Gates touches readers by sharing moving stories about individuals who have influenced her during her 20 years of advocacy: mentors such as Hans Rosling, co-author of Factfulness, and individuals like Meena, a mother living in extreme poverty who felt the only hope for her children's futures was for Gates to take them and raise them. She bolsters these emotional accounts with studies and data that support her subjects' experiences and reinforce the gravity of the problems they face.

The combination of Gates's obvious passion for her work, the meaningful anecdotes and solid empirical data make The Moment of Lift persuasive. Gates's stunning compassion and articulate presentation draw readers in and connect them emotionally with her subjects so that they, too, close the book knowing "when you life up women, you lift up humanity." --Jen Forbus

Discover: Philanthropist Melinda Gates makes a convincing and compassionate case for the urgent need to empower women around the globe.

Flatiron, $26.99, hardcover, 288p., 9781250313577

Essays & Criticism

What My Mother and I Don't Talk about: Fifteen Writers Break the Silence

by Michele Filgate, editor

Literary Hub contributing editor Michele Filgate thought she was writing an essay about her stepfather's abuse, but it turned out she was really writing about the relationship with her mother that allowed such abuse to continue. After years of work, her essay was eventually published by Longreads under the title "What My Mother and I Don't Talk About." Readers and writers responded strongly, and Filgate's piece now leads this astonishing anthology.

What My Mother and I Don't Talk About: Fifteen Writers Break the Silence follows that essay with a breathtaking range of responses. Filgate writes, "Mothers are idealized as protectors: a person who is caring and giving and who builds a person up rather than knocking them down.... In many ways, a mother is set up to fail." And while many of the essayists featured here reproach mothers who have hurt them, there are also apologies, confessions and unsolved mysteries.

In "Thesmophoria," Melissa Febos considers her close relationship with her psychotherapist mother by recalling myths, chiefly that of Persephone and Demeter. Brandon Taylor wrestles with the pain his mother has caused: "It's strange, really, that to grasp that which has hurt you, you must trust it not to hurt you when you let it inhabit you"--or when you write about it.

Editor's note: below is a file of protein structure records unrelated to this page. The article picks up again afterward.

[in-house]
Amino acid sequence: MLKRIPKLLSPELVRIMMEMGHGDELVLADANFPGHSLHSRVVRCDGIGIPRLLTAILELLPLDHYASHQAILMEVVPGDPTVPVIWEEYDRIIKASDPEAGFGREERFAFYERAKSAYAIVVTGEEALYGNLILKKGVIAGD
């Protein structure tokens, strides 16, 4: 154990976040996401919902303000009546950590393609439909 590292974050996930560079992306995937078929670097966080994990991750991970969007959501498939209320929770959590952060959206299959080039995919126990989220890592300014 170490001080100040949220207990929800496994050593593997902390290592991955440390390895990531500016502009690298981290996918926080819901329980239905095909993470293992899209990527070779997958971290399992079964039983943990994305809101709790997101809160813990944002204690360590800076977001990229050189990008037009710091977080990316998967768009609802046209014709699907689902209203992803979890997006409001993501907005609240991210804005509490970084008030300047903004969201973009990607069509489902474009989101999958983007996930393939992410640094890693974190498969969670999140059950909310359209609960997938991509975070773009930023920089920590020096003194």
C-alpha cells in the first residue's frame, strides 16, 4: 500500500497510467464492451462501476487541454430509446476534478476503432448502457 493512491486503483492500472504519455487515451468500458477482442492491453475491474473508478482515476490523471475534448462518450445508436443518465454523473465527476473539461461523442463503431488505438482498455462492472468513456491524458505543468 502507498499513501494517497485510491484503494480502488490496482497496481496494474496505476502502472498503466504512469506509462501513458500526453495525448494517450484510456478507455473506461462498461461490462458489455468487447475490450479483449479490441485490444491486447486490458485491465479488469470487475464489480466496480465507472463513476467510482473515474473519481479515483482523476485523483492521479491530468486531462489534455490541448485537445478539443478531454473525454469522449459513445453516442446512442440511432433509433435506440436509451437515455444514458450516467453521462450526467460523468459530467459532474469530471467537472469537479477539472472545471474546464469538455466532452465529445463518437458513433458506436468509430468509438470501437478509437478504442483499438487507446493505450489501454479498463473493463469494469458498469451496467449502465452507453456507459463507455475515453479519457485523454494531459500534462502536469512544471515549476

These collected essays are variously rich, tender, angry, despairing and clinical. The result, greater than the sum of parts, is part paean and part denunciation, intelligent, heartfelt and wise. What My Mother and I Don't Talk About is a shrewd, glinting collection of beauty and pain: a gift for mothers and their children. --Julia Kastner, librarian and blogger at pagesofjulia

Discover: Diverse writers answer the title's prompt with essays that are cutting, furious, delicate, generous and everything in between.

Simon & Schuster, $26, hardcover, 288p., 9781982107345

Children's & Young Adult

The Line Tender

by Kate Allen

Driven by two tragedies, Lucy Everhart works hard the summer she's 12 to complete two projects. The first is creating a natural field guide for school extra credit, and the second is jump-starting a scientific proposal initiated by her marine biologist mother shortly before her death five years ago. Her mother had been studying the correlation between the rebounding seal population and the number of great white sharks showing up off Cape Cod, Mass., near Lucy's family's home.

When numerous great whites are spotted and a shark gets caught in a family friend's fishing net, Lucy, as illustrator, and best friend Fred, as scientific writer, take copious notes for the field guide. Even as their creative partnership is cemented, their friendship seems to be shifting to something new--confusing, but not unwelcome. Then a devastating accident leaves Lucy reeling. It's not until she digs out her late mother's proposal that she finds an unexpected way to begin working through her grief, past and present.

In The Line Tender, debut author Kate Allen has created a landscape that, in spite of being filled with big, heartbreaking themes of loss, is understated and exquisitely, beautifully real. Lucy, whose father is a detective and rescue diver, relates to the role of line tender: the person who holds the line on the surface while the primary diver goes underwater in scuba diving. "The line tender sees everything," Lucy's father tells her. "Reads the divers' signals, the terrain, the equipment. Uses all the resources to stay connected to the other end of the line." Just so, Lucy tends to the important connections of her life, ensuring that the lines tethering her family, friends and even the scientific community stay firmly attached at both ends. --Emilie Coulter, freelance writer and editor

Discover: Foundering in the wake of tragedy, 12-year-old Lucy focuses on completing projects left unfinished in this elegant, emotionally intense debut middle-grade novel.

Dutton, $17.99, hardcover, 384p., ages 10-up, 9780735231603